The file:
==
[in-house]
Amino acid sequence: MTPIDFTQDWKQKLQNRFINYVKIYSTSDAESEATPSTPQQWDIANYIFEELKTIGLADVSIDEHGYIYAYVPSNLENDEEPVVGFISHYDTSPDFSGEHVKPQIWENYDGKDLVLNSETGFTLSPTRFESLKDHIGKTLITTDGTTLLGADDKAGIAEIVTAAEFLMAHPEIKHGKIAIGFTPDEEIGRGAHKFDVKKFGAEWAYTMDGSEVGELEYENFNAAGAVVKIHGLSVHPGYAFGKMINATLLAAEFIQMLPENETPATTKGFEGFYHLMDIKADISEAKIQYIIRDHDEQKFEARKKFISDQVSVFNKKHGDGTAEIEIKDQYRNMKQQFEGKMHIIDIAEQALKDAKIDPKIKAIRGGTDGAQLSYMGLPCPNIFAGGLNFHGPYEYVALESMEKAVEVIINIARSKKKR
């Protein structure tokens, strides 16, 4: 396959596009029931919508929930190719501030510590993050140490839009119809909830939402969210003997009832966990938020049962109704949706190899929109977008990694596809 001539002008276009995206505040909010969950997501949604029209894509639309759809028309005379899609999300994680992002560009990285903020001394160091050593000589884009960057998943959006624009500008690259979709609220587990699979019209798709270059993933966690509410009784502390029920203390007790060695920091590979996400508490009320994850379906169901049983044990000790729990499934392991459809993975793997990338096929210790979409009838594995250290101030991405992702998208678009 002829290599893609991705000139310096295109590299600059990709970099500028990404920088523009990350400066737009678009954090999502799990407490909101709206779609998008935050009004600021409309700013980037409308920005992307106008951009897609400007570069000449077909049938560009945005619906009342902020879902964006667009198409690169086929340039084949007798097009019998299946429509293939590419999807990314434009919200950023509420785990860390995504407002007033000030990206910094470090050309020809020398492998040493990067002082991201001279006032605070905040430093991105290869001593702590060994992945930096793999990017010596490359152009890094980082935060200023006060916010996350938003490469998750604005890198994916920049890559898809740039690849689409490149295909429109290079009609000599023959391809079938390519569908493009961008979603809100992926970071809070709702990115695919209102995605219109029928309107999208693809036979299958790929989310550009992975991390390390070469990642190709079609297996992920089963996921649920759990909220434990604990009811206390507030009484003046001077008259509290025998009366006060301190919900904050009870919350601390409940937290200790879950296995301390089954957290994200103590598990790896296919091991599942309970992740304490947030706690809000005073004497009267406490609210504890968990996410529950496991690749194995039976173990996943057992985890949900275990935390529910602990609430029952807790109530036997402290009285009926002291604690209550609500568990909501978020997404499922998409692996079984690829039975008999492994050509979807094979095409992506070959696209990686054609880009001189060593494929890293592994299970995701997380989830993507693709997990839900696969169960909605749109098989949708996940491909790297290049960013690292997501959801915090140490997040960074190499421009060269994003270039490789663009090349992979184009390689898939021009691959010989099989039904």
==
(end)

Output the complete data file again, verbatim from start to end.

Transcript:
[in-house]
Amino acid sequence: MTPIDFTQDWKQKLQNRFINYVKIYSTSDAESEATPSTPQQWDIANYIFEELKTIGLADVSIDEHGYIYAYVPSNLENDEEPVVGFISHYDTSPDFSGEHVKPQIWENYDGKDLVLNSETGFTLSPTRFESLKDHIGKTLITTDGTTLLGADDKAGIAEIVTAAEFLMAHPEIKHGKIAIGFTPDEEIGRGAHKFDVKKFGAEWAYTMDGSEVGELEYENFNAAGAVVKIHGLSVHPGYAFGKMINATLLAAEFIQMLPENETPATTKGFEGFYHLMDIKADISEAKIQYIIRDHDEQKFEARKKFISDQVSVFNKKHGDGTAEIEIKDQYRNMKQQFEGKMHIIDIAEQALKDAKIDPKIKAIRGGTDGAQLSYMGLPCPNIFAGGLNFHGPYEYVALESMEKAVEVIINIARSKKKR
């Protein structure tokens, strides 16, 4: 396959596009029931919508929930190719501030510590993050140490839009119809909830939402969210003997009832966990938020049962109704949706190899929109977008990694596809 001539002008276009995206505040909010969950997501949604029209894509639309759809028309005379899609999300994680992002560009990285903020001394160091050593000589884009960057998943959006624009500008690259979709609220587990699979019209798709270059993933966690509410009784502390029920203390007790060695920091590979996400508490009320994850379906169901049983044990000790729990499934392991459809993975793997990338096929210790979409009838594995250290101030991405992702998208678009 002829290599893609991705000139310096295109590299600059990709970099500028990404920088523009990350400066737009678009954090999502799990407490909101709206779609998008935050009004600021409309700013980037409308920005992307106008951009897609400007570069000449077909049938560009945005619906009342902020879902964006667009198409690169086929340039084949007798097009019998299946429509293939590419999807990314434009919200950023509420785990860390995504407002007033000030990206910094470090050309020809020398492998040493990067002082991201001279006032605070905040430093991105290869001593702590060994992945930096793999990017010596490359152009890094980082935060200023006060916010996350938003490469998750604005890198994916920049890559898809740039690849689409490149295909429109290079009609000599023959391809079938390519569908493009961008979603809100992926970071809070709702990115695919209102995605219109029928309107999208693809036979299958790929989310550009992975991390390390070469990642190709079609297996992920089963996921649920759990909220434990604990009811206390507030009484003046001077008259509290025998009366006060301190919900904050009870919350601390409940937290200790879950296995301390089954957290994200103590598990790896296919091991599942309970992740304490947030706690809000005073004497009267406490609210504890968990996410529950496991690749194995039976173990996943057992985890949900275990935390529910602990609430029952807790109530036997402290009285009926002291604690209550609500568990909501978020997404499922998409692996079984690829039975008999492994050509979807094979095409992506070959696209990686054609880009001189060593494929890293592994299970995701997380989830993507693709997990839900696969169960909605749109098989949708996940491909790297290049960013690292997501959801915090140490997040960074190499421009060269994003270039490789663009090349992979184009390689898939021009691959010989099989039904």